We wanted to barbecue chicken. We were pretty sure we wanted a whole chicken and we knew we didn’t want to drive twenty minutes to the Oasis hypermarket to get one, even though that’s where normal-to-us-sized chickens can be gotten.
You see, Italian chickens are often big. Some chickens look like turkeys to me. Their turkeys? Well, I’ve never seen a whole one, but the parts I’ve seen—the breasts and the legs—make me think an entire Italian turkey might look something like an ostrich.
|Giant Italian chicken|
Since we weren’t taking the drive to the supermarket with the “regular” chickens, we had four choices.
This town, small as it is, has four butchers. One, I’ve never been in. I’ve taken pictures of pigs and lambs hanging on hooks inside it while I stood furtively on the cobbles, but I have never gone inside to buy anything. The second is the fancy butcher in what used to be a piazza and is still called one even though it’s really just a parking strip along the road can be a bit intimidating. It’s always crowded, its motion-sensor door swishing open and closed every few seconds to let more patrons into its white tiled enclave of pig parts and sausages, roasted meats and vegetables They will give me half a chicken if I ask for it, but they’ll start skinning and de-boning it before I’ve thought of the words to say to stop them and the crowd doing the Italian-no-line, stand-your-ground, push-up-front and speak-loudly-thing intimidates the hell out of me The furthest one, up the old street that runs from the pseudo-piazza to the Comune is good for fegato sausage, but that guy won’t cut one of his large chickens in half for me. The fourth butcher is in the little supermarket across the street. Two women man the counter, in their paper hats like short order cooks from 1954 and always seem slightly amused by whatever question I might have or how I might ask it, like the first time I asked them NOT to pound my chicken breasts as the mallet was about to come down. What on earth was this crazy straniera going to do with a chicken breast, if not take its pounded slices and fry them up?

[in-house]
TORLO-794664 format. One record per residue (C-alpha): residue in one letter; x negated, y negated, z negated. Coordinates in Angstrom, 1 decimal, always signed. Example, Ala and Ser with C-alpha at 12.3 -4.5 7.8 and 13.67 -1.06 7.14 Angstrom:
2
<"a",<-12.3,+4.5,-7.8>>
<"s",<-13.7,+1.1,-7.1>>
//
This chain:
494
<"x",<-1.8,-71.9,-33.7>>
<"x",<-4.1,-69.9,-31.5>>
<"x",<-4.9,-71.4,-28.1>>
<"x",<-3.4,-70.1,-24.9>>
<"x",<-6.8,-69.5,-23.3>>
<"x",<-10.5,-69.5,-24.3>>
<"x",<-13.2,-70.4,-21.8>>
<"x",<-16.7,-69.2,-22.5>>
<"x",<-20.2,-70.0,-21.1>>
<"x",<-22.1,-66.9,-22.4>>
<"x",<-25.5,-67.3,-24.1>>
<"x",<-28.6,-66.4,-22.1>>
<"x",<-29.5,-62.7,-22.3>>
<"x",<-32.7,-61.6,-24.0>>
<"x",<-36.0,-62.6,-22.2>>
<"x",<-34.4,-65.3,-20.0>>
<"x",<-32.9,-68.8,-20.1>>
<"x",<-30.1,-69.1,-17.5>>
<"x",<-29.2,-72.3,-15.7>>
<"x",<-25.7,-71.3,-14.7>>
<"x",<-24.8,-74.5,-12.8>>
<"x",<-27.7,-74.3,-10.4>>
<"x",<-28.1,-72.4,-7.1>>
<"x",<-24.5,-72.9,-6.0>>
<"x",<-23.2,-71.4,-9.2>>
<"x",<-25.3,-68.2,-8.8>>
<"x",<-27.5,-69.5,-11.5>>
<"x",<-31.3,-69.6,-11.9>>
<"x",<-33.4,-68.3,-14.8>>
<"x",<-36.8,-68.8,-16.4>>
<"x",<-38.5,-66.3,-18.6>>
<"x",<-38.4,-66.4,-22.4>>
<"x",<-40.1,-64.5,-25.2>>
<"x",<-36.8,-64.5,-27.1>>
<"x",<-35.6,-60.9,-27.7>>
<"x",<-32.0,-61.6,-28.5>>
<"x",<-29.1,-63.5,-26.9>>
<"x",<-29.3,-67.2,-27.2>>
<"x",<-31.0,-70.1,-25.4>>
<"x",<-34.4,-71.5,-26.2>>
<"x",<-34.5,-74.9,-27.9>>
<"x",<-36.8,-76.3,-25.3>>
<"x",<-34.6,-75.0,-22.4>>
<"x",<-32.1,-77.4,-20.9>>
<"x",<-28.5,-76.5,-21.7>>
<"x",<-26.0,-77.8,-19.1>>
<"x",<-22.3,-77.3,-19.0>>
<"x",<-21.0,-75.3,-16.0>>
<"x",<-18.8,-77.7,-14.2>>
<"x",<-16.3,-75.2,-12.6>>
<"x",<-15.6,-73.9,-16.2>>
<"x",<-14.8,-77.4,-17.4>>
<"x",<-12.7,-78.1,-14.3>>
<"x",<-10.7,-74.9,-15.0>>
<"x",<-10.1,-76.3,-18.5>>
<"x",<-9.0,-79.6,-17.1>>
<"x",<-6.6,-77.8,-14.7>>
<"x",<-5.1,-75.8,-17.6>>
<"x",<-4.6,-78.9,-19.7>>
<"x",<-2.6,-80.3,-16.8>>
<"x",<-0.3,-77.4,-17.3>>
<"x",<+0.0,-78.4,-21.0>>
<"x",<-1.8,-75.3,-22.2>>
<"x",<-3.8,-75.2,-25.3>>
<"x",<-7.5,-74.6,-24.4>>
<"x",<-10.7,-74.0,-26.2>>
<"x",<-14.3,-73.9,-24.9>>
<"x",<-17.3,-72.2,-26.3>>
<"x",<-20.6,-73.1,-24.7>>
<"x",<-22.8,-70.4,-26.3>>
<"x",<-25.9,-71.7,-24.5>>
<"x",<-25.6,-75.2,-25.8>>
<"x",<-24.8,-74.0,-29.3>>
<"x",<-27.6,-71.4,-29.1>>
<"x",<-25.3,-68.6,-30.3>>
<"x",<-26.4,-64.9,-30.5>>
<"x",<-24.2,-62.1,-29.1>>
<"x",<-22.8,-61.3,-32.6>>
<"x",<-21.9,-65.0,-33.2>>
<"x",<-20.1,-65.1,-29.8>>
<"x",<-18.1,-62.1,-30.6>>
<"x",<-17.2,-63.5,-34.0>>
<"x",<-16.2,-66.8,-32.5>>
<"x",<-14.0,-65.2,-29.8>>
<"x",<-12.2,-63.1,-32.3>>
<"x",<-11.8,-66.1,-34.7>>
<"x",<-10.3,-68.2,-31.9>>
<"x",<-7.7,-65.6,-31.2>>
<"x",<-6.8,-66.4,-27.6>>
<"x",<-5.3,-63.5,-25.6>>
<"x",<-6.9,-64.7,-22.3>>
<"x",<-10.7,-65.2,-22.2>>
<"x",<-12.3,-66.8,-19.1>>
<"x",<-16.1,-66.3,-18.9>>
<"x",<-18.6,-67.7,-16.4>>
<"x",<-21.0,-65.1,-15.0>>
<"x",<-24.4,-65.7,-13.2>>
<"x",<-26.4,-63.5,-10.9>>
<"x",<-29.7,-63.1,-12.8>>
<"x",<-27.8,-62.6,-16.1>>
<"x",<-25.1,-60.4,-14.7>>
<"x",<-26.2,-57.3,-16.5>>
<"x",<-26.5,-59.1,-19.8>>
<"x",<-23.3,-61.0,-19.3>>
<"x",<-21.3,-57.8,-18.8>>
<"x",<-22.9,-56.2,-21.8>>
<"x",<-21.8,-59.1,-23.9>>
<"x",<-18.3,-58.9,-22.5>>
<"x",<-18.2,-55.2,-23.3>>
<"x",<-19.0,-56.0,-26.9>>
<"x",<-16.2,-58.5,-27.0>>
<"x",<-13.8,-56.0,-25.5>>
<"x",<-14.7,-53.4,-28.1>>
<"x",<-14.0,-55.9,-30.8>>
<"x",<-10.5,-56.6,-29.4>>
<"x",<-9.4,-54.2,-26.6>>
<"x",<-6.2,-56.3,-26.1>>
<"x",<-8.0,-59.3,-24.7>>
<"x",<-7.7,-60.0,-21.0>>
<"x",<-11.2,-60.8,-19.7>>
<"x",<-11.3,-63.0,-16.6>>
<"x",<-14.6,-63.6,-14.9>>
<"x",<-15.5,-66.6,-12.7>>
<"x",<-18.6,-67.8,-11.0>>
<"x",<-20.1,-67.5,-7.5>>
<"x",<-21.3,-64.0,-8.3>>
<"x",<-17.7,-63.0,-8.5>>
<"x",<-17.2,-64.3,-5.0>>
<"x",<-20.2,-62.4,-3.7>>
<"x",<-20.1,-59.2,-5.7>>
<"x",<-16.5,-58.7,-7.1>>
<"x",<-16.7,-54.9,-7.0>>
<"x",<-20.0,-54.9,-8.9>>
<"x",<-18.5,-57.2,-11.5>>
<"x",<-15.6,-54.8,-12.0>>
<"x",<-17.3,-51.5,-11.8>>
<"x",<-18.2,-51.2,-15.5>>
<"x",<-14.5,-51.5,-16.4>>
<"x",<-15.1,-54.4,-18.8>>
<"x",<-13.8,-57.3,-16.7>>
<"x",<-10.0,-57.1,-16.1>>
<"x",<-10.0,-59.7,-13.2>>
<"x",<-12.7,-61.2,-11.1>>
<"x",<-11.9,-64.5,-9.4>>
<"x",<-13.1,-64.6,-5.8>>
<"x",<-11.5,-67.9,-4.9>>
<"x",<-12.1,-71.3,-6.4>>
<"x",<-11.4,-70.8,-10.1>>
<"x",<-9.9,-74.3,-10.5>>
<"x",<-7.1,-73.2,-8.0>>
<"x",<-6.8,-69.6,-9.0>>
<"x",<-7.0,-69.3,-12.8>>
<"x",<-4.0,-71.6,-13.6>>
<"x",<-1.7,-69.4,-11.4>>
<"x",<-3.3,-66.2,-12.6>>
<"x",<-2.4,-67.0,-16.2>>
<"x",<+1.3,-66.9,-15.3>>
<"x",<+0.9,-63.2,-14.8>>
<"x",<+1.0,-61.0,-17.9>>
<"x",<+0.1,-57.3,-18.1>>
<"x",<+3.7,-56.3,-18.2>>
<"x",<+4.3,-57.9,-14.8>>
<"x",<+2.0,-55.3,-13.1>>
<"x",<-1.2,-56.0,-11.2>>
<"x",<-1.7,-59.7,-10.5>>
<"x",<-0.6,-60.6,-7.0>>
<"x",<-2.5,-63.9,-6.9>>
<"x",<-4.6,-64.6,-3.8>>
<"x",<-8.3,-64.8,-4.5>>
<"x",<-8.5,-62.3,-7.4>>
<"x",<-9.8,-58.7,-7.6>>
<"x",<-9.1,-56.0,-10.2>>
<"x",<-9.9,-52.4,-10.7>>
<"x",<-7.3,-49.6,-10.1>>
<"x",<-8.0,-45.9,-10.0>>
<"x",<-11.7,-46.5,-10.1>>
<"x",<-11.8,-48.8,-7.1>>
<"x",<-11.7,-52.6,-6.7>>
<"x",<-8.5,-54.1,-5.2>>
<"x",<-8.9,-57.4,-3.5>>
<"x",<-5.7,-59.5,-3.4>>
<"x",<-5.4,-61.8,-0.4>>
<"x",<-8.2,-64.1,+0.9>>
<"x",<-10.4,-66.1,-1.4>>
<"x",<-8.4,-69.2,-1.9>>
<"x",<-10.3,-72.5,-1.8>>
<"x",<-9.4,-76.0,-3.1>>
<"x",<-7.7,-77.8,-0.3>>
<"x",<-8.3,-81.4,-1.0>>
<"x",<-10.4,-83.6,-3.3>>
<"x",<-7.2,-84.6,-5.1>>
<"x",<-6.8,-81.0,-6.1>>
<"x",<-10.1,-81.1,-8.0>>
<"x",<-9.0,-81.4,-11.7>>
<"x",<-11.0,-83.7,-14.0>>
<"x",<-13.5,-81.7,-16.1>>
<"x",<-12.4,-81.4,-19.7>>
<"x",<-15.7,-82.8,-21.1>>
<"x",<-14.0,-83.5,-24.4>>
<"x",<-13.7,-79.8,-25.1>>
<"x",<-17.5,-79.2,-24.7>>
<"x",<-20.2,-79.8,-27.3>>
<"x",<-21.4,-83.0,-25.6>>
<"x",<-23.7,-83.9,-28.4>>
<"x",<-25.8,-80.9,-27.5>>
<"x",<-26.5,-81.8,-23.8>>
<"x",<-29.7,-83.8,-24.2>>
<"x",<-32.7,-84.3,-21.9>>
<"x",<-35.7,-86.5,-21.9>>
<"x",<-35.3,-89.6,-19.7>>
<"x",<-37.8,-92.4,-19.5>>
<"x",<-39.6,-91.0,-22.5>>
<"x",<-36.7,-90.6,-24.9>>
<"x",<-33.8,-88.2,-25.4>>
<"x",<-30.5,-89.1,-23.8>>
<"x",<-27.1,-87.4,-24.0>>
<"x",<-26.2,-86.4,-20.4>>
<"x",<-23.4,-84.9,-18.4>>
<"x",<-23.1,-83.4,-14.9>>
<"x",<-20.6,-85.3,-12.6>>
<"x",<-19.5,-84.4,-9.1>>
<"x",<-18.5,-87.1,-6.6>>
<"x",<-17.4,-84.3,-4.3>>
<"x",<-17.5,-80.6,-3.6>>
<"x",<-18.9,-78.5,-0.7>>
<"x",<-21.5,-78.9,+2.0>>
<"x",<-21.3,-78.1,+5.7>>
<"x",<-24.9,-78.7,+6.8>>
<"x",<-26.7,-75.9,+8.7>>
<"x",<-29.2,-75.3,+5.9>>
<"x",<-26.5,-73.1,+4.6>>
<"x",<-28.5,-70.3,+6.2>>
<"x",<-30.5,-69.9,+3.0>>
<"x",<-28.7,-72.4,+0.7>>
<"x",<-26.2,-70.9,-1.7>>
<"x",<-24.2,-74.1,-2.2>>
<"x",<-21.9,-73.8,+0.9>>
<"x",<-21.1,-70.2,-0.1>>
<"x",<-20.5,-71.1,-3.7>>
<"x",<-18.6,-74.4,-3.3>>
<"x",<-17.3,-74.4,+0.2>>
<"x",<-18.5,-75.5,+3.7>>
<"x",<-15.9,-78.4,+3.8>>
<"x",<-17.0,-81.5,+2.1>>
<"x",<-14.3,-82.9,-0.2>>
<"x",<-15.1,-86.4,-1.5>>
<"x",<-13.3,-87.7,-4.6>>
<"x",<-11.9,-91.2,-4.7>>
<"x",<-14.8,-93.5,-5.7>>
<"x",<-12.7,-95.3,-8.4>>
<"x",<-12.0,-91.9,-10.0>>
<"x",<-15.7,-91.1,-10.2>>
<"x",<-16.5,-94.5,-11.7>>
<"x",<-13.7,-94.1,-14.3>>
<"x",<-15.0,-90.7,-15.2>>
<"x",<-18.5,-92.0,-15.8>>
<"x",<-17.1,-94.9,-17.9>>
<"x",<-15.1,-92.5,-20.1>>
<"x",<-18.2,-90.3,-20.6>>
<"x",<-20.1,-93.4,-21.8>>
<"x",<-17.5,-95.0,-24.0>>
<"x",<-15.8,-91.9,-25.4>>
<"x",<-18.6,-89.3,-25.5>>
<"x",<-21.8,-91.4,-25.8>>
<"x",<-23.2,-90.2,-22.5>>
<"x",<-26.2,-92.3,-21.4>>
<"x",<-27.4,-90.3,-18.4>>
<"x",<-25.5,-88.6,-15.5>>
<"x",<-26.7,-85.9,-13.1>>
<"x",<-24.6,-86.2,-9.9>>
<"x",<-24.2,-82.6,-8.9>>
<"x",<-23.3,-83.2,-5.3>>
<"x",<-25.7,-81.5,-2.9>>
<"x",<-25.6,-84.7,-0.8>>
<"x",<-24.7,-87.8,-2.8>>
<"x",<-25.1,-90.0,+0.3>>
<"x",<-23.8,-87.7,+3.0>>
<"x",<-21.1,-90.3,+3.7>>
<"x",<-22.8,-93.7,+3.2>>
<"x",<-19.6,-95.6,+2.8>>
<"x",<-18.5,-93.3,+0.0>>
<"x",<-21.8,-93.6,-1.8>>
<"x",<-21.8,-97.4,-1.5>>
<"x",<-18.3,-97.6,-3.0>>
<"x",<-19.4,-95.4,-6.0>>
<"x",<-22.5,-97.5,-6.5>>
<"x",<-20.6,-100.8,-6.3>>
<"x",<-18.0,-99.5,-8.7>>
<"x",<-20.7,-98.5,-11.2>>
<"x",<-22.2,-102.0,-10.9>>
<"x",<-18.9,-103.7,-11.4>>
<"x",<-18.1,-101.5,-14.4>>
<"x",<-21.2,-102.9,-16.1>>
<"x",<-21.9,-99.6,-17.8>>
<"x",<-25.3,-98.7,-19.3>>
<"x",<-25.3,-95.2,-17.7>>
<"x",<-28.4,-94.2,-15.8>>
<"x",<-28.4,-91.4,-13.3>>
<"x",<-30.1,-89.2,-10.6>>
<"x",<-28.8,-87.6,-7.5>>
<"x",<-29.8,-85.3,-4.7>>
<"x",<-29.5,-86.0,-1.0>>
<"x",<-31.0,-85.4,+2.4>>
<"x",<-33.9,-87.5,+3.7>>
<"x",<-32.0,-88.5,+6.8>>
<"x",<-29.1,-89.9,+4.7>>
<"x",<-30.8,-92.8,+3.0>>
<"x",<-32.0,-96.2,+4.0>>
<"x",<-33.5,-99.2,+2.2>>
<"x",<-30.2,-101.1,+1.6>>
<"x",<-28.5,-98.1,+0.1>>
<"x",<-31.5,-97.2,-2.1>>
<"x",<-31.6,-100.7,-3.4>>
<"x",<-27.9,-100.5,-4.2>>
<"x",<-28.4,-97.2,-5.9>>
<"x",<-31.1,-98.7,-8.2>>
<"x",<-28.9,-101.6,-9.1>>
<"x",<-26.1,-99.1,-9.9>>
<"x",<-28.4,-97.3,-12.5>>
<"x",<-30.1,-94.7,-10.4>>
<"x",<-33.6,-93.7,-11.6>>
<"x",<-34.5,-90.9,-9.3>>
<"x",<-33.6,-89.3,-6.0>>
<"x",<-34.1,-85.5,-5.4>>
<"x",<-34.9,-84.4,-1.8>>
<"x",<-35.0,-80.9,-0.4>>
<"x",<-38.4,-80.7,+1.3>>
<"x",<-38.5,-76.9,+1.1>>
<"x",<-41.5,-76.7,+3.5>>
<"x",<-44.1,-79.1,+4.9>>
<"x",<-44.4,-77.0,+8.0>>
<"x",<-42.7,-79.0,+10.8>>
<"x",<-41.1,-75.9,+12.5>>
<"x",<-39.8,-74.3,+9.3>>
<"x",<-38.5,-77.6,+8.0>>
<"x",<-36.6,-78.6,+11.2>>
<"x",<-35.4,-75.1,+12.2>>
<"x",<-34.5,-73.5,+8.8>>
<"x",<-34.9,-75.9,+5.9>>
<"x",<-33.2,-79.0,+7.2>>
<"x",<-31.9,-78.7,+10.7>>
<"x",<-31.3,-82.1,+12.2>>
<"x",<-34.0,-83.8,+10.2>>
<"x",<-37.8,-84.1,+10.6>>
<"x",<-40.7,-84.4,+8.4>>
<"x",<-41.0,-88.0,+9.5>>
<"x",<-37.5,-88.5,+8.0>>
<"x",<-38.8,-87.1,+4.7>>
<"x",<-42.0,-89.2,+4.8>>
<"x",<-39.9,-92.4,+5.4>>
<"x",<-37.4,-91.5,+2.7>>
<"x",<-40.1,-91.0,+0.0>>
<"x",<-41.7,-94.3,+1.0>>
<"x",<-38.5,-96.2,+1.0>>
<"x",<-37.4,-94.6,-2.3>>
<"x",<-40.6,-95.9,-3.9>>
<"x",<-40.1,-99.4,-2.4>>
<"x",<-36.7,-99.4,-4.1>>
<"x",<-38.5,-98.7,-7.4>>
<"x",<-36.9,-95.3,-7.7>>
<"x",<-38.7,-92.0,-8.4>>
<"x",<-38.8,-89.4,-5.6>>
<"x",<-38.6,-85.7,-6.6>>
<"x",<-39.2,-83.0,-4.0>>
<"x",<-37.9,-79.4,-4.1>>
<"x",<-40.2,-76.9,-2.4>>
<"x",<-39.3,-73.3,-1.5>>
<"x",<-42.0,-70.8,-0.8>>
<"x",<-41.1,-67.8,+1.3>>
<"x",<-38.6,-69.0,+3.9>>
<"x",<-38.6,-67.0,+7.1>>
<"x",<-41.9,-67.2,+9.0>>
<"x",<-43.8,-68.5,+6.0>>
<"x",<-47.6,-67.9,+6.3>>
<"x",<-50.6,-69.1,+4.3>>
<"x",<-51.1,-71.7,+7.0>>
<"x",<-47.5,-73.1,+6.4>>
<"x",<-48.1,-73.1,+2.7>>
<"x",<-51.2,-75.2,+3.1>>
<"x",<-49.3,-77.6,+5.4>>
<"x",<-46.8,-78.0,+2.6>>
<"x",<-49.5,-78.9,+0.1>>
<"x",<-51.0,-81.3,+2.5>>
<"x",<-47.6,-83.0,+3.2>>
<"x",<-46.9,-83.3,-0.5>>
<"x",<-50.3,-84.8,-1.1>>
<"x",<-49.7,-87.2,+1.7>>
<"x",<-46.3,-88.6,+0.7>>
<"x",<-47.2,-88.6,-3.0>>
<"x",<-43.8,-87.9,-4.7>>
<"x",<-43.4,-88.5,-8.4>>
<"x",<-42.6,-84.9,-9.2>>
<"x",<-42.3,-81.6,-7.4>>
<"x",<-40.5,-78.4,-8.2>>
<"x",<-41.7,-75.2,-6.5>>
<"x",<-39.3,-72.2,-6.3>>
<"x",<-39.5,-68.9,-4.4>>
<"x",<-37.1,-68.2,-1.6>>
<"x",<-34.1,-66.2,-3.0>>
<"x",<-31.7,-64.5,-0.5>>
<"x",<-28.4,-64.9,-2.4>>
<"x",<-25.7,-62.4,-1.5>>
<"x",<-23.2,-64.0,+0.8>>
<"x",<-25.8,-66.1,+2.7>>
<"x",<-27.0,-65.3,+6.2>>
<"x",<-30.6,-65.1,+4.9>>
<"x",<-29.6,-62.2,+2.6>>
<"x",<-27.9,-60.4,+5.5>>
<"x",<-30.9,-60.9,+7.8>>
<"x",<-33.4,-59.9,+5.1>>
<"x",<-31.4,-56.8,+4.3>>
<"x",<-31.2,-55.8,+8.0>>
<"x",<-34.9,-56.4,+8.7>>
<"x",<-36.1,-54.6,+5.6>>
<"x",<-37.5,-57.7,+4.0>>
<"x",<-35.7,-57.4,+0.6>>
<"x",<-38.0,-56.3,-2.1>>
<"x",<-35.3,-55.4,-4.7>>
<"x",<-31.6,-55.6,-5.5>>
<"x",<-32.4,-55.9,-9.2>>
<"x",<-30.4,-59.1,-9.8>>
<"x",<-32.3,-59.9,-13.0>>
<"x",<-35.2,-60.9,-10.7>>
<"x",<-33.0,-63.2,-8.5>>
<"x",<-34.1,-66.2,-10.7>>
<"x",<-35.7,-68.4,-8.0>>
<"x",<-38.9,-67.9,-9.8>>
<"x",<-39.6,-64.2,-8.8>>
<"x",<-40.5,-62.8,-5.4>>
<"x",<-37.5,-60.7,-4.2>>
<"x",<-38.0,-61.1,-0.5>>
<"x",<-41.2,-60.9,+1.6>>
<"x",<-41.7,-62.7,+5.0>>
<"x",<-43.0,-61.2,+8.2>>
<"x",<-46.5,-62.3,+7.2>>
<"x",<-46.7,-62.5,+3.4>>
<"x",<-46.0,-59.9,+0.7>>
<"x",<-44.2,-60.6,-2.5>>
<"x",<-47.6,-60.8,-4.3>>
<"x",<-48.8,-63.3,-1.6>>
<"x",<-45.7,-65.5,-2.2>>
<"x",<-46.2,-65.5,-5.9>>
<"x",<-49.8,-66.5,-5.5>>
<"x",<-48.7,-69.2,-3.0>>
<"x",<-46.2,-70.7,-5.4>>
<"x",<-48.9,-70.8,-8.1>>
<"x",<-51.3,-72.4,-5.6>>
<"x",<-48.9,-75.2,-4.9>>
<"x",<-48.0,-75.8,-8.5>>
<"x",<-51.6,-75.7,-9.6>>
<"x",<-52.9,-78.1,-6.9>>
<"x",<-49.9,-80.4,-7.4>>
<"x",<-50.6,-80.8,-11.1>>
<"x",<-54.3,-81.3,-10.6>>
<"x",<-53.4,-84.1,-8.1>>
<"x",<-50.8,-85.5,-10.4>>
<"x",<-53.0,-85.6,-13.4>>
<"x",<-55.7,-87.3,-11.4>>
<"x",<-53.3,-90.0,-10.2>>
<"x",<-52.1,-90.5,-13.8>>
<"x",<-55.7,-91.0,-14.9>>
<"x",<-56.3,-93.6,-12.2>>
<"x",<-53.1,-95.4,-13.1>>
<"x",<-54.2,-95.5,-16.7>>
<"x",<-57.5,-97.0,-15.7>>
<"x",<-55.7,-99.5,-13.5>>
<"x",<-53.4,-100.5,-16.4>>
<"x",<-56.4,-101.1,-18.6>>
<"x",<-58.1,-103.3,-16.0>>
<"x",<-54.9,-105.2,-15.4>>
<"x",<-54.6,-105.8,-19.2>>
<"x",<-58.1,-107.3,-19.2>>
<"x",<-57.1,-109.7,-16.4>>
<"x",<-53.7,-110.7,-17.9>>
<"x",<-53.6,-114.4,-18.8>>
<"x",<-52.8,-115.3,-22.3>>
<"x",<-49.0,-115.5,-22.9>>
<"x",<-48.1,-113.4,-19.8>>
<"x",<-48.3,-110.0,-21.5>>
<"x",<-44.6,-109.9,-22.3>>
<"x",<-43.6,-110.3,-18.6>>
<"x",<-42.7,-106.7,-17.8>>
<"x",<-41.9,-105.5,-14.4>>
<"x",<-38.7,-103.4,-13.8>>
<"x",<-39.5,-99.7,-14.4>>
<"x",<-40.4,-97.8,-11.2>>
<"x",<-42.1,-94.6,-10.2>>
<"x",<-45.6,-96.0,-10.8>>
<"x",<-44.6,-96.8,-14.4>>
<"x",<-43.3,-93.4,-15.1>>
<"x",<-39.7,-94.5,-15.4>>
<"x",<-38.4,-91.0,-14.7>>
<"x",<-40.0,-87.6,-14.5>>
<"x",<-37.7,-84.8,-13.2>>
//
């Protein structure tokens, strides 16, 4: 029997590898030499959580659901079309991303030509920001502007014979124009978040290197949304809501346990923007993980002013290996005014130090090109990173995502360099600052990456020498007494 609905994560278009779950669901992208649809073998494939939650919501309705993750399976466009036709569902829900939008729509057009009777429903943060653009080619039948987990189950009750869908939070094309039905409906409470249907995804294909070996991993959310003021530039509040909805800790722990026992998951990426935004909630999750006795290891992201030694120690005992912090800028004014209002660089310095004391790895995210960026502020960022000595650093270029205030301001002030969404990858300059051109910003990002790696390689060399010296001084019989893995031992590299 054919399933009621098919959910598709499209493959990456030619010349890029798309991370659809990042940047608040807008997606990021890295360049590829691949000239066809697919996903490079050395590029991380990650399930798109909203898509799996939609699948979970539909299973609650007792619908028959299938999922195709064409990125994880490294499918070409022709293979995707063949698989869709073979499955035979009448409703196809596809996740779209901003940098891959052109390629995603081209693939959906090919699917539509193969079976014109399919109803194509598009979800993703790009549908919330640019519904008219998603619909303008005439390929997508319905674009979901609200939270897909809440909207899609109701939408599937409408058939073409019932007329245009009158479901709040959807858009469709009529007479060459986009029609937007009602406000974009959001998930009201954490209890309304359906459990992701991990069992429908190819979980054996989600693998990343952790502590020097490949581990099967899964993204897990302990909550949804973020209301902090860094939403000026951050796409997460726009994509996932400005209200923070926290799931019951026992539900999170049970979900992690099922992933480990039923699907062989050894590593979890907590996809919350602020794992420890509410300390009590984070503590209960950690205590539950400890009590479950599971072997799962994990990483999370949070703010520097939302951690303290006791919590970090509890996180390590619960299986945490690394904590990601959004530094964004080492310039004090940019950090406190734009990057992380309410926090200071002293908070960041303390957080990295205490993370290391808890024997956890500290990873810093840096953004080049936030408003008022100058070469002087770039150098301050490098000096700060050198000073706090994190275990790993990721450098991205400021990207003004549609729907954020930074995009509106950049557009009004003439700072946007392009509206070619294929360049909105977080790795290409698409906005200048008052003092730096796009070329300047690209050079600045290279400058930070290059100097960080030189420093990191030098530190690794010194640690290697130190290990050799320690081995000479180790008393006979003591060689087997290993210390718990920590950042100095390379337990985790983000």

I chose the supermarket butcher.
“Di’mi,” she said.
“Um. Chicken? Mezzo?” I turned to V. “Look, they’ve got the back half of one. We could get that, two legs, two thighs..... Or maybe they’d cut that whole one over there in half from top to bottom.” I made a little lateral move with my right hand.
“Si, si. Posso,” the paper hat lady said, mimicking my sign language. “Che cosa voi che fate?”
“Uh. Barrr-b-q?” I ask-wered. My typical style of response to any question in Italian that I think I understand being a one word answer in the form of a question. I’m not really sure how to answer “What do you wanna do with it?” grammatically.
Her eyes lit up. “Something-something-something freschi freschi,” she said, heading out of sight toward the door to what must be a giant fridge.
She emerged with a very frescho chicken. It was so fresh as it lay across her outstretched arms like an offering for the poultry gods that it still had its head and feet on.
“Um….possible cut the head and feet?”
“Si! Faccia un manicure,” she chuckled.
“Pedicure? And haircut?” I pleaded.
I don’t know if it was that I was so thankful she’d chopped off the head and feet so I didn’t have to do it or that I was so traumatized by looking my dinner in the eye, but I ended up telling her I’d take the whole thing which she kindly hacked into barbecue-able pieces.
We ate chicken for three days.
|Approximately one third of our freshly butchered chicken|
17 August 2012
- Cellulite is an illness. And the pharmacy’s got the cure (or, at the very least, an awful lot of euros from peddling that particular idea).